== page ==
• Mundelein High School begins construction of its new STEM education wing with an additional 25 classrooms and two labs for STEM and Project Lead the Way set to open in August 2016.
• College of DuPage completes a $168 million expansion, including a new Homeland Security Training Institute on its Glen Ellyn campus.
• Three Lake County elementary school districts -- Mundelein District 75, Hawthorn District 73 and Fremont District 79 -- share a preschool facility expected to serve about 300 students in District 75's former Lincoln School.
Harper College's Promise Scholarship guarantees Northwest suburban students up to two free years of tuition if they get solid grades, have good attendance, don't repeat classes, place into college-level courses and perform community service during all four years in high school.
To work for free tuition, freshmen will apply to join the Promise program in December. Then, starting their second semester, high schools in Palatine-Schaumburg District 211, Northwest Suburban District 214 and Barrington Area Unit District 220 will track the students against a list of strict criteria set by businesses and educators.
Harper expands manufacturing program
Harper College in Palatine broke ground this summer on a $1.5 million laboratory where students in its innovative Advanced Manufacturing Program will train for careers in mechatronics/automation, precision machining, metal fabrication and supply chain management/logistics.
The 6,000-square-foot facility on the college's Palatine campus is funded in part through a $500,000 grant from the Fabricators & Manufacturers Association. Once completed this fall, it will double the size of the college's current manufacturing lab, training up to 600 students annually.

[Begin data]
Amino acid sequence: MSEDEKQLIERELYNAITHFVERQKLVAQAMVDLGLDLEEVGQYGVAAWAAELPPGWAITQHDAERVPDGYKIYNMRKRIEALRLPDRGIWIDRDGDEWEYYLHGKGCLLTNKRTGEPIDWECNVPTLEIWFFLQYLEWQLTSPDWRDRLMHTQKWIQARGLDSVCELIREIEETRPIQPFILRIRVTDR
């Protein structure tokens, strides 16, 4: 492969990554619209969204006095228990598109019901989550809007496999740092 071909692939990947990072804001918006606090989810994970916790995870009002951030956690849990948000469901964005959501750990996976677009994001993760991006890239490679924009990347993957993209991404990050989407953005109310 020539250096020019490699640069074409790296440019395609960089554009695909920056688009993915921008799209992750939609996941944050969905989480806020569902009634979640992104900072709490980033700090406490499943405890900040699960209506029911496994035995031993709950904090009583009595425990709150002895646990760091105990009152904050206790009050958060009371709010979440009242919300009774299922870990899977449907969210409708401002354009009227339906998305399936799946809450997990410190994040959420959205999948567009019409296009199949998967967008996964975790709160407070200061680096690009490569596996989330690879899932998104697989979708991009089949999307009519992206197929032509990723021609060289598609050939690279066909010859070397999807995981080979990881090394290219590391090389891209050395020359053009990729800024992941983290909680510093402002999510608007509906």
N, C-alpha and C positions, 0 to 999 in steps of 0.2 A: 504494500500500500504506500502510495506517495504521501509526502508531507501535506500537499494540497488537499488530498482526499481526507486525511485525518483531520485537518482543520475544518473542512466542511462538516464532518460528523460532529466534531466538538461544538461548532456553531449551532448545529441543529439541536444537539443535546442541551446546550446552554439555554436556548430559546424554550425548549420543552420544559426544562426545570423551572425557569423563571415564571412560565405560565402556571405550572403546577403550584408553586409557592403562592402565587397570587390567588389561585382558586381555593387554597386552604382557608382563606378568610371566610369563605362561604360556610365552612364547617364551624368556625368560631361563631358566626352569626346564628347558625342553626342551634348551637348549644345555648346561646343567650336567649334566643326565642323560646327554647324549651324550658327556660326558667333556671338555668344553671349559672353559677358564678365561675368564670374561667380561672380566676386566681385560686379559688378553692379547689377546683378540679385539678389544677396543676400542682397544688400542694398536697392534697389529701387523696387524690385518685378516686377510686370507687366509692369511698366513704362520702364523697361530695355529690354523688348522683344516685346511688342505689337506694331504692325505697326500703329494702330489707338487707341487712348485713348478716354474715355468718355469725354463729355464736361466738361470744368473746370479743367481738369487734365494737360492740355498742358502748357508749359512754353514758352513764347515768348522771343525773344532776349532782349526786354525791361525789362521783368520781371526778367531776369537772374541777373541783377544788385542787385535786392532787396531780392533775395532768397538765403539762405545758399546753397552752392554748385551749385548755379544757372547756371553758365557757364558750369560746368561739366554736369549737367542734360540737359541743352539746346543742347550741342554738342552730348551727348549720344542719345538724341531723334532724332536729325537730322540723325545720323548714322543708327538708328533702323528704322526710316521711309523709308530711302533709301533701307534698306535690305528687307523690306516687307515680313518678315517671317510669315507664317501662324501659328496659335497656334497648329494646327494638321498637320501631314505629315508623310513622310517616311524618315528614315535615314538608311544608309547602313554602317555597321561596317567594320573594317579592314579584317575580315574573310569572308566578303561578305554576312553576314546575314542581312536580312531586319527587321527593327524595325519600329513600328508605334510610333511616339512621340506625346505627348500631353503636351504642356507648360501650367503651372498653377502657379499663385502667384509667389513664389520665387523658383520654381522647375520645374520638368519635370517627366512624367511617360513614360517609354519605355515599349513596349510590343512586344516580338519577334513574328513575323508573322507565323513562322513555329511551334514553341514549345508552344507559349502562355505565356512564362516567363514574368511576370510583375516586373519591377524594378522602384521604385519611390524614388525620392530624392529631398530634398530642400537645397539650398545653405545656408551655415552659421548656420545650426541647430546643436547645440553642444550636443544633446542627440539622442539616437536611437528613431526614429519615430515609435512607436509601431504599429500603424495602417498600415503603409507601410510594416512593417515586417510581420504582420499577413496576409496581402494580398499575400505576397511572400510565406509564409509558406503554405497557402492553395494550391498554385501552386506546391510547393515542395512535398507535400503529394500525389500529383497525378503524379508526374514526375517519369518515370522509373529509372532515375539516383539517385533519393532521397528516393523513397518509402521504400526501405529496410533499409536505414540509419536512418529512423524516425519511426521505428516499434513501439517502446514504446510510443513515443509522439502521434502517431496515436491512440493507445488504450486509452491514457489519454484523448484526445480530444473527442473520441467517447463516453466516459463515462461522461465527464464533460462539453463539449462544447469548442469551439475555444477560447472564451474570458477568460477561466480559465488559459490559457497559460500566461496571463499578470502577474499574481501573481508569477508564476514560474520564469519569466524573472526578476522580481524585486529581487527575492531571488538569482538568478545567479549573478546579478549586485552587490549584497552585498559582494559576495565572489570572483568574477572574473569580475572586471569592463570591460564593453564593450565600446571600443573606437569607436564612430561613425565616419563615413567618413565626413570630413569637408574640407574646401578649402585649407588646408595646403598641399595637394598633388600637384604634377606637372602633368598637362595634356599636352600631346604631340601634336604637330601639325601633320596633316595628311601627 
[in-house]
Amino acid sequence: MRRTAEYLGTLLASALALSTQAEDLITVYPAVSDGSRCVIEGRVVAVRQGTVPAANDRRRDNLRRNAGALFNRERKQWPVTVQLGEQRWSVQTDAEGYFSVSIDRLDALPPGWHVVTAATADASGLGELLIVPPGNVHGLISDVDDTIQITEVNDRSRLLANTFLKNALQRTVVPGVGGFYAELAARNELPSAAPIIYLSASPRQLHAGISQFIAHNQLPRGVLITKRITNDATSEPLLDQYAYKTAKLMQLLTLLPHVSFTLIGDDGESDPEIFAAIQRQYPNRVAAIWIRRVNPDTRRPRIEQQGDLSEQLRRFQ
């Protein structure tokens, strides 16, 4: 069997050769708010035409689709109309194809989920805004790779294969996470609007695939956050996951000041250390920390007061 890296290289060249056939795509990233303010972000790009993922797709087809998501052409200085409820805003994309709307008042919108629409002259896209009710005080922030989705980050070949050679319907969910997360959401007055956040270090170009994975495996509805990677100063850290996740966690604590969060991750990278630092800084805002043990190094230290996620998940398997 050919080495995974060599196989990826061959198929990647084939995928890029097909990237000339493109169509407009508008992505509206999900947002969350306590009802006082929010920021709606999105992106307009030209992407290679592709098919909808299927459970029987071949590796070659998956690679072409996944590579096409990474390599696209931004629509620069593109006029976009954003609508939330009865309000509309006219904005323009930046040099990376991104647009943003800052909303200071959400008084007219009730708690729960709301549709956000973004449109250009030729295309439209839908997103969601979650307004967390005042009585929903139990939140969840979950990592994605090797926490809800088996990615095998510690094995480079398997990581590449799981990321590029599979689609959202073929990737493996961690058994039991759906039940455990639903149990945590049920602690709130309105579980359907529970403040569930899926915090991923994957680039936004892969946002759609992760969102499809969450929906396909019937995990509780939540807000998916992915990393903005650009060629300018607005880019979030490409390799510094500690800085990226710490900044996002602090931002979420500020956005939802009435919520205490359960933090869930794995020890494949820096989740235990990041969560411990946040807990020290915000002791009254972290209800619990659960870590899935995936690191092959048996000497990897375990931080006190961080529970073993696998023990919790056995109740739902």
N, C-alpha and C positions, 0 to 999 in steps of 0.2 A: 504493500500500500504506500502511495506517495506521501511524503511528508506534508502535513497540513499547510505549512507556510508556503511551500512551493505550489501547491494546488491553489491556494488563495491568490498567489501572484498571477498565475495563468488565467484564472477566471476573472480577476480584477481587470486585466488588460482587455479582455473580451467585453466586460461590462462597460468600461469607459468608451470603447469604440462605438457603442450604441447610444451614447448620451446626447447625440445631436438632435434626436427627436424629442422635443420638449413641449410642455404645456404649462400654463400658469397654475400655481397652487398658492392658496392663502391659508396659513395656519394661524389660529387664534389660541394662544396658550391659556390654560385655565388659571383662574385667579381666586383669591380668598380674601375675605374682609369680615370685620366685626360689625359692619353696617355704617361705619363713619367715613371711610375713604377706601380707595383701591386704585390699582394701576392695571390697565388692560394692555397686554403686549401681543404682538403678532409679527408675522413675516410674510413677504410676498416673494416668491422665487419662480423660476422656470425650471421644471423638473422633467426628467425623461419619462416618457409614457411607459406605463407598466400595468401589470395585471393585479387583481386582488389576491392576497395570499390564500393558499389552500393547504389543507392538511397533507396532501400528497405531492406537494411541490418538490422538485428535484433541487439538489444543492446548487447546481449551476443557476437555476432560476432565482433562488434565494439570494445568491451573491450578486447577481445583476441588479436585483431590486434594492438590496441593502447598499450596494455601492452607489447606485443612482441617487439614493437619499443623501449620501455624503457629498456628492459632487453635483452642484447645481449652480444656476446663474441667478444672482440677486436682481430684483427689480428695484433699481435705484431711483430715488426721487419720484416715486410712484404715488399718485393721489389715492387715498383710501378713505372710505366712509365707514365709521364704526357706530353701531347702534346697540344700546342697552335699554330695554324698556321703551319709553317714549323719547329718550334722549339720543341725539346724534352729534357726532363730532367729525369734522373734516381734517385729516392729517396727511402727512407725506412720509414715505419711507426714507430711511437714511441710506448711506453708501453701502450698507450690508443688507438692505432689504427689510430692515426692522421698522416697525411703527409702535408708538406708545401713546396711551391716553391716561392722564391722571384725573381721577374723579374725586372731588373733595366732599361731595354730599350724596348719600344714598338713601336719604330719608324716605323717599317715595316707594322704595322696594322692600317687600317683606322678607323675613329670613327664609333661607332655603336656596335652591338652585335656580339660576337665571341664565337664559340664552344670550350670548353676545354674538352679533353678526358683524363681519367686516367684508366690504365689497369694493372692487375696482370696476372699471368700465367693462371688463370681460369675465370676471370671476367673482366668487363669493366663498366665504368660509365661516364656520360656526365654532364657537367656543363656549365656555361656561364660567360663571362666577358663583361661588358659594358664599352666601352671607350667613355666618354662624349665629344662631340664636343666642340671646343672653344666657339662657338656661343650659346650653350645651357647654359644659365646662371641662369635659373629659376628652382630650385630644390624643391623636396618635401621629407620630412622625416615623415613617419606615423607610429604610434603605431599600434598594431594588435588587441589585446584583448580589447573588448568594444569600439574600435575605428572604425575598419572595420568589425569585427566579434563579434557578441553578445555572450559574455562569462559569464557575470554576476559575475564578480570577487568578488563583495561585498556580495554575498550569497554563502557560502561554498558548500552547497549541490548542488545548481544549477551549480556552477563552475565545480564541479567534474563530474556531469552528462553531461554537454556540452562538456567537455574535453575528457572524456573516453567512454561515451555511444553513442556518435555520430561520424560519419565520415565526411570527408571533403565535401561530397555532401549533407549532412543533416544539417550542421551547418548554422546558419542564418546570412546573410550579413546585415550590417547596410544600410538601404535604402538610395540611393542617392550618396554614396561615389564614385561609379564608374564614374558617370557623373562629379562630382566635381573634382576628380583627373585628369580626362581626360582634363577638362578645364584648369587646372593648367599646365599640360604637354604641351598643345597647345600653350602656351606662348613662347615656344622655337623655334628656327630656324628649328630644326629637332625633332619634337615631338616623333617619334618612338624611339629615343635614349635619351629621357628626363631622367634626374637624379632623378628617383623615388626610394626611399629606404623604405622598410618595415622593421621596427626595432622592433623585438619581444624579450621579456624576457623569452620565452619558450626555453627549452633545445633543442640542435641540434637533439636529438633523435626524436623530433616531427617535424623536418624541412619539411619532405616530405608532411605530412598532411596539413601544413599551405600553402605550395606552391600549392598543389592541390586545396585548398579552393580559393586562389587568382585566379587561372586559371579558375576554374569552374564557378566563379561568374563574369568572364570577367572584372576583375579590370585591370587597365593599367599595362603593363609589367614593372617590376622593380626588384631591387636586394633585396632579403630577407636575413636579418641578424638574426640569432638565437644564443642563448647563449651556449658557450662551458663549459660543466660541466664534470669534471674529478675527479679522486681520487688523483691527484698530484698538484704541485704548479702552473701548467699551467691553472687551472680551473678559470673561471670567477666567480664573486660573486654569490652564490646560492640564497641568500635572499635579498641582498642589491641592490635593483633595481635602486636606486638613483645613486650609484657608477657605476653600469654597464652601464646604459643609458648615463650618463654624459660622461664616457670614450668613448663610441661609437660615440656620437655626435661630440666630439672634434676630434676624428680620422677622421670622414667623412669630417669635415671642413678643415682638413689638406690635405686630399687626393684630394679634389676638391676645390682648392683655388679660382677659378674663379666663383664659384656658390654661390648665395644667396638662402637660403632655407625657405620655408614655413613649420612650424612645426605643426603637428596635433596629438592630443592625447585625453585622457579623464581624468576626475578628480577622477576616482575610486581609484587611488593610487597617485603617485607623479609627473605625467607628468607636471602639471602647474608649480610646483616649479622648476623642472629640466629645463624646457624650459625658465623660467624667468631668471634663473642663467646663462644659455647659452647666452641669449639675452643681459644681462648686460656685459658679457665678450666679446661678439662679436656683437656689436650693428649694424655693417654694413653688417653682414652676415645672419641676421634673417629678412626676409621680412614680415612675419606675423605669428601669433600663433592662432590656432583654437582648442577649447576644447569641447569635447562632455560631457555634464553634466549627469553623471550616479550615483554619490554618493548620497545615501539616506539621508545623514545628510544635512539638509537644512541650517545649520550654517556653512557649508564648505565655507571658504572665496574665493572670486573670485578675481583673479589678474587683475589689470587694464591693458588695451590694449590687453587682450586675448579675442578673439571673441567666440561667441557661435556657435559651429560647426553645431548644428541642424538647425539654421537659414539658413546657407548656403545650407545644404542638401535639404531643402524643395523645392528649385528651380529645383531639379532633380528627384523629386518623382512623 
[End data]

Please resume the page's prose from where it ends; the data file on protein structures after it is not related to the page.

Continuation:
Hanover Park work center
Elgin Community College and Harper College opened their Education and Work Center in Hanover Park in August 2014.
The 10,900-square-foot space at 6704 Barrington Road in the Hanover Square shopping center offers resources for the unemployed.
Harper and ECC will contribute $250,000 annually for three years for operations. Both schools will offer free adult education courses and counseling on financial aid and scholarships. In addition, the Chicago Cook Workforce Partnership will provide job training.
Early learning initiatives
An Elgin group is trying to help more disadvantaged children gain access to quality early childhood education programs so they are better prepared to enter kindergarten.
Elgin has been named an Illinois Early Childhood Innovation Zone -- a designation given to communities that will serve as laboratories for the state to test strategies for increasing enrollment of underserved high-needs children into high-quality early learning programs. That includes children who come from low-income families or teen parent households, are homeless or under Illinois Department of Children and Family Services supervision, and have disabilities or language barriers.
The federally funded initiative is connected to $80 million in preschool expansion grants awarded to suburban school districts in December to expand access to full-day preschool for 4-year-olds in 18 communities.
Elgin Area School District U-46 will receive about $2.4 million for each of the next four years to expand access to full-day preschool to an extra 200 additional kids yearly starting this fall.
iPads for all
And Northwest Suburban High School District 214's school have put iPads in the hands of its more than 12,000 students as of this fall, meaning every student has an iPad to use in class and at home.
The district's other four high schools and alternative programs will join with full implementation at the start of the 2016-17 school year.
More than 9,000 iPads already have been distributed and many classes are phasing out textbooks. By the 2017-18 school year, the entire district will have moved to a digital curriculum, eliminating physical textbooks from sight.